Sun’s consumer ad campaign highlights the interest in using the Web as a branding tool. “We consistently see a trend toward more brand-based buying,” says Kathryn Korostoff, president and research director of Sage Research in Natick, Mass. “For the industry these days, brand is the only way for companies to differentiate themselves in any quantitative way.”
Though money changes hands, doing this kind of campaign works like a partnership. Advertiser and publisher have to be on the same page–literally–from the beginning, while the publisher’s ad sales department in turn has to stay close to its production and development teams.
“We comped up a bunch of things,” Left Field’s Burke says, “and asked our creatives to go wild and invent stuff. Then we presented it to the publishers and said, ‘This is what we’d like, can you do it?'”
When the process doesn’t work so well, when, for example, the sales force makes promises its developers can’t keep, panic ensues. “We need to be realistic,” says’s director of advertising Will Margiloff. “Whenever we sell something, we give a realistic closing date, usually three or four weeks if we’re going to completely alter different pages or navigation.”’s ad-sponsored re-models include using an advertiser’s color scheme for the design of a chat room.
Margiloff admits these out-of-the-box ads are very difficult to price. “What we try and do is understand the type of traffic we can generate and back it out into a CPM to show the advertiser a metric they can understand.” At, that figure includes the cost of production.
Does the ad side encounter angst from editorial? “Most Internet companies are very entrepreneurial,” Margiloff says. “The people doing the production and editorial know we have to make some money.”
The company’s production manager, Travis Sherer, who oversees both creative and editorial, agrees. “Because this medium is dynamic,” he says, “it’s very organic. Things can change, things can move, so the editorial groups don’t feel so encroached upon.”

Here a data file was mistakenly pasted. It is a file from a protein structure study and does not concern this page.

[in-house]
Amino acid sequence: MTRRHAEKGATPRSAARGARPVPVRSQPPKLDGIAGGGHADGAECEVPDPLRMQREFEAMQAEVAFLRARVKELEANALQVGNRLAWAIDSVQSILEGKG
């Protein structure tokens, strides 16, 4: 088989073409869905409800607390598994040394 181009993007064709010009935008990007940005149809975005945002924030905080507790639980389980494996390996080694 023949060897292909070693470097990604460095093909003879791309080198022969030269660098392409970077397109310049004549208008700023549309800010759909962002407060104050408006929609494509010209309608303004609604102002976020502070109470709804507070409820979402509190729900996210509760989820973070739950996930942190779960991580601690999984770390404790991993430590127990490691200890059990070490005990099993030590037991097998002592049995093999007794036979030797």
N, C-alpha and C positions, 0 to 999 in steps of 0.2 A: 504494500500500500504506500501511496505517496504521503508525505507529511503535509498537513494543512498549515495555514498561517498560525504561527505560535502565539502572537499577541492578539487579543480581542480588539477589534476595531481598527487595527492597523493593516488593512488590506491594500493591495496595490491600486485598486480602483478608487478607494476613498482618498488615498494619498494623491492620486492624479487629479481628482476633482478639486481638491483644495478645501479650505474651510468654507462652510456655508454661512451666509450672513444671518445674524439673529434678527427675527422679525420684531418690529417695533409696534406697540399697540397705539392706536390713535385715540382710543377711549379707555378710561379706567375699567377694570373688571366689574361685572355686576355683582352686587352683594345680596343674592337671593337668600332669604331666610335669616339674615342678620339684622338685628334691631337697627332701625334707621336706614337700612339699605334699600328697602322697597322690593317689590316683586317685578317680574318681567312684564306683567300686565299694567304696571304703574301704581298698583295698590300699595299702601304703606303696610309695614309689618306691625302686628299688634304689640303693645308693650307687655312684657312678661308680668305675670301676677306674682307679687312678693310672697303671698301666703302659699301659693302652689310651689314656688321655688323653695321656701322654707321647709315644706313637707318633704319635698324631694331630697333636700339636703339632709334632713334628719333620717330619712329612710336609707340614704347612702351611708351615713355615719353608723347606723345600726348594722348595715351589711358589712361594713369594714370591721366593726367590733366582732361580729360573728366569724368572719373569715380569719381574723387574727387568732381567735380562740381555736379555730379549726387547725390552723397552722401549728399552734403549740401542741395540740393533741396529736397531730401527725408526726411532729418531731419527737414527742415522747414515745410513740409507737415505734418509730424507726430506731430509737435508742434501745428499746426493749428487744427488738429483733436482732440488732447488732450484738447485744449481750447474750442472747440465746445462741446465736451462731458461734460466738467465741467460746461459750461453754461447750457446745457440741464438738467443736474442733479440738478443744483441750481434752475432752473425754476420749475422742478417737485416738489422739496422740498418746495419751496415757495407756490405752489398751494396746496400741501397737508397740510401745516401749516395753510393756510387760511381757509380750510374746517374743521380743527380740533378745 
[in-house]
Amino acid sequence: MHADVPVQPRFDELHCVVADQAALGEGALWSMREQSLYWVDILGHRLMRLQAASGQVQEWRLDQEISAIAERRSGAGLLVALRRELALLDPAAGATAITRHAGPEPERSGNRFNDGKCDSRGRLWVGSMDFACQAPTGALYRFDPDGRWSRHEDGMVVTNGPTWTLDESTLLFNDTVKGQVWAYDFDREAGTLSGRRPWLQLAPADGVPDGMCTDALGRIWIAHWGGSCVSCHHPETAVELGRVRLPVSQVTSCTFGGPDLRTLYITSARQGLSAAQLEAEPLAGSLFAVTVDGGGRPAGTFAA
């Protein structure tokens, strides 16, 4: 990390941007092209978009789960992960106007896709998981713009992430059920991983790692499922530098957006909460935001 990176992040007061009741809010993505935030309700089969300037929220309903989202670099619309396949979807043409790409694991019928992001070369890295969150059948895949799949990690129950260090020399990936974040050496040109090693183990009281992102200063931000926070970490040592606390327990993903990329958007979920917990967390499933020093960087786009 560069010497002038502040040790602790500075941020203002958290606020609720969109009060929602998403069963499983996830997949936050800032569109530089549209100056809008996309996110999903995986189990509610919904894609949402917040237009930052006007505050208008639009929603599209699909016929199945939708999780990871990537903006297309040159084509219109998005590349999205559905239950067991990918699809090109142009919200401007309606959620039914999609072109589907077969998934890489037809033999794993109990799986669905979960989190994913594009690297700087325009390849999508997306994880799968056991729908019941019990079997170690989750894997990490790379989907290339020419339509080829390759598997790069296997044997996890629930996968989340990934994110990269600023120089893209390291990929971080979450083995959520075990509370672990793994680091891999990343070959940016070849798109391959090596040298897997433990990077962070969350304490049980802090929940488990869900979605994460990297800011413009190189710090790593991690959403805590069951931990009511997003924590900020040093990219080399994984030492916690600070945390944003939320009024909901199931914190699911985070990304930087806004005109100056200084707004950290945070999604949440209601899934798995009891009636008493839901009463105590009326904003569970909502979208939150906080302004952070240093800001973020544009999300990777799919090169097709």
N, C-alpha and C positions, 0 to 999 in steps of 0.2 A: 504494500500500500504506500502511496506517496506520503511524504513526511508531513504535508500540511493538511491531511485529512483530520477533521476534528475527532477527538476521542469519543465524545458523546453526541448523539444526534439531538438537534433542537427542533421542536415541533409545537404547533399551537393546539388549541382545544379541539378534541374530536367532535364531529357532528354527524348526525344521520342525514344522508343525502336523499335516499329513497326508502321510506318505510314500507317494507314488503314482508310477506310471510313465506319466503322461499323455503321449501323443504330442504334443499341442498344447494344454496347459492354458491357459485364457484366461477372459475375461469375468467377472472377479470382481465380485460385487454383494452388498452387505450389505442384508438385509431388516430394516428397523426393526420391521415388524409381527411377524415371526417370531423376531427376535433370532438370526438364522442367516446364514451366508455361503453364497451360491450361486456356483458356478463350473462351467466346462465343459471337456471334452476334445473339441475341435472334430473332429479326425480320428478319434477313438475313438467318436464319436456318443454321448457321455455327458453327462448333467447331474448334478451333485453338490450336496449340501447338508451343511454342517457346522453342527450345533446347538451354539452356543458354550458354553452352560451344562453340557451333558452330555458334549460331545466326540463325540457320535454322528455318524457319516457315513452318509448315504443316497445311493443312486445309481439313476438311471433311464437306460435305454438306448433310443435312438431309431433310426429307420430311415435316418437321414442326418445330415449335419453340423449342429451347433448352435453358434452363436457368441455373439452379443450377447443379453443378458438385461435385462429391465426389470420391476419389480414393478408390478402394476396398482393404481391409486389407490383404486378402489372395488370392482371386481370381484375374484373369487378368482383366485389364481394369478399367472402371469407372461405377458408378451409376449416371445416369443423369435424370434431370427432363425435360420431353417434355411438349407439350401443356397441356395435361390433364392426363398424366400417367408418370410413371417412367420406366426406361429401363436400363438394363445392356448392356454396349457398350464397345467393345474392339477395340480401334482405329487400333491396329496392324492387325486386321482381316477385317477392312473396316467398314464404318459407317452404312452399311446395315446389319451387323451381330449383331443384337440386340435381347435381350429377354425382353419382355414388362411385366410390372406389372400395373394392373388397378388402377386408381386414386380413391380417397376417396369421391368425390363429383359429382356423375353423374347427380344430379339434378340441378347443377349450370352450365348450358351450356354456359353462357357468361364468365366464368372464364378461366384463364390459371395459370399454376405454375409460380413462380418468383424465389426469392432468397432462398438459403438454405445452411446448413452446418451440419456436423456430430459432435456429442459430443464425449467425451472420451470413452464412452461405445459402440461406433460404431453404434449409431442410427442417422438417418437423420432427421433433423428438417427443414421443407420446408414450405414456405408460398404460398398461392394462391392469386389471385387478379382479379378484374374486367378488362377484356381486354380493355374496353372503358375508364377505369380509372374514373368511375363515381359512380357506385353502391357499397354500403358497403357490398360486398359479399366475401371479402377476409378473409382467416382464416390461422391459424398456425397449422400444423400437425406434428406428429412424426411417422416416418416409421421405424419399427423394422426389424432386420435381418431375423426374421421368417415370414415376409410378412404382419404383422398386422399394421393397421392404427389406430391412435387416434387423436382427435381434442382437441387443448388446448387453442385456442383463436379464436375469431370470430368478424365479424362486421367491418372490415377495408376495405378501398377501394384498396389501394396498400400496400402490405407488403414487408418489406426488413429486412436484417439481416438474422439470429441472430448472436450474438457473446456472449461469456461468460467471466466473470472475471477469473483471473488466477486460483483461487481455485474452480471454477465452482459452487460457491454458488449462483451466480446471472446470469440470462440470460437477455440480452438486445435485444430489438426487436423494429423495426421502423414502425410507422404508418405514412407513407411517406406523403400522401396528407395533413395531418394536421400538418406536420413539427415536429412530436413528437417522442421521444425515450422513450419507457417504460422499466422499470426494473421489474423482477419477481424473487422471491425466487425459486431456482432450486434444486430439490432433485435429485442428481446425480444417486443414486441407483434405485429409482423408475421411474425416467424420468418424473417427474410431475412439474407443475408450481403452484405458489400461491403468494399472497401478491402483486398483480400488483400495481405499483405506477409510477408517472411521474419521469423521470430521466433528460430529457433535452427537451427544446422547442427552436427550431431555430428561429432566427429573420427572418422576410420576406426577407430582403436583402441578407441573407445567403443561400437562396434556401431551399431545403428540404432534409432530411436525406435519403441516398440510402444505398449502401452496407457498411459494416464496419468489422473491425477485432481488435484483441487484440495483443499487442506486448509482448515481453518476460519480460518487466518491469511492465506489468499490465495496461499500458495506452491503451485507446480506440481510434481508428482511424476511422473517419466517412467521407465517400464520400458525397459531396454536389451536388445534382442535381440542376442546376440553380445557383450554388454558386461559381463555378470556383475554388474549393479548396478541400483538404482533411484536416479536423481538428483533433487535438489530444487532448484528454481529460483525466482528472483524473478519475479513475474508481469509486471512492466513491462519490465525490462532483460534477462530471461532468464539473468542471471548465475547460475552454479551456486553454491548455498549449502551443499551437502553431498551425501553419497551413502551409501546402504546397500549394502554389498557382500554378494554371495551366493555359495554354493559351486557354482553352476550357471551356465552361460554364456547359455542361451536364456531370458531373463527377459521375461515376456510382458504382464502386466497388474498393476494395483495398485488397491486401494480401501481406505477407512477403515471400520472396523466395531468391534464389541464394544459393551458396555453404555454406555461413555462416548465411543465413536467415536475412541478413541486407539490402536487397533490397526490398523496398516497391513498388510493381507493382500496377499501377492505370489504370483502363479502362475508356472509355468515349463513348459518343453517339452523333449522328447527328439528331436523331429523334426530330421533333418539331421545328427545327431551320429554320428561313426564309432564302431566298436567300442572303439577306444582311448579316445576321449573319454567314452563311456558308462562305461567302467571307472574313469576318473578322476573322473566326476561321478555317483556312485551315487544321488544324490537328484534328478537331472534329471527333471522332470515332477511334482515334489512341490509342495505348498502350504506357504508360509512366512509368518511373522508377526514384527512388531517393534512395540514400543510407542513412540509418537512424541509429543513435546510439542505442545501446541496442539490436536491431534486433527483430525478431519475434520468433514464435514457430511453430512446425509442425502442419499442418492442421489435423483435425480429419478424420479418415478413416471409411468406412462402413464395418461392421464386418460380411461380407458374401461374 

Indeed, it would be wrong to think that it’s always advertisers pushing sites to get deeper inside. Many publishers have opened the kimono. When Sun came courting, San Francisco-based CBS, for example, was ready. “When I first came on board,” says Scot McLernon, vice president, sales, “I met with my programmers and my CEO and told them we’d need to be very receptive to everyone’s requests and be proactive in building solutions that went beyond the banner.” McLernon’s team has built animated headers, editorial sidebars, and, for Sun, digital wallpaper. In most research sections, the financial information will be backed with a pattern of the Sun logo. CBS charges for unusual ads in its usual way; the cost is based on number of impressions and exclusivity.
Wired Digital formed a new team of handlers to deal with this new breed of ads. Its national accounts team consists of Hotwired executive editor Cate C. Corcoran and Chris Bolte, formerly top sales rep, now national accounts director. “We were developing sites so quickly,” Corcoran says, “that a lot of times the communication between ad sales and the product side was hard to sync up.”
Wired Digital prices this sort of deal based on its four years of experience doing wild campaigns. When the company revamped its network last month, design and ad issues went hand in hand. “The number of units, size of units and sponsorship opportunities ought all to be issues from the ground up,” Corcoran says. With that firm foundation, publishers seem to think, the sky is the limit.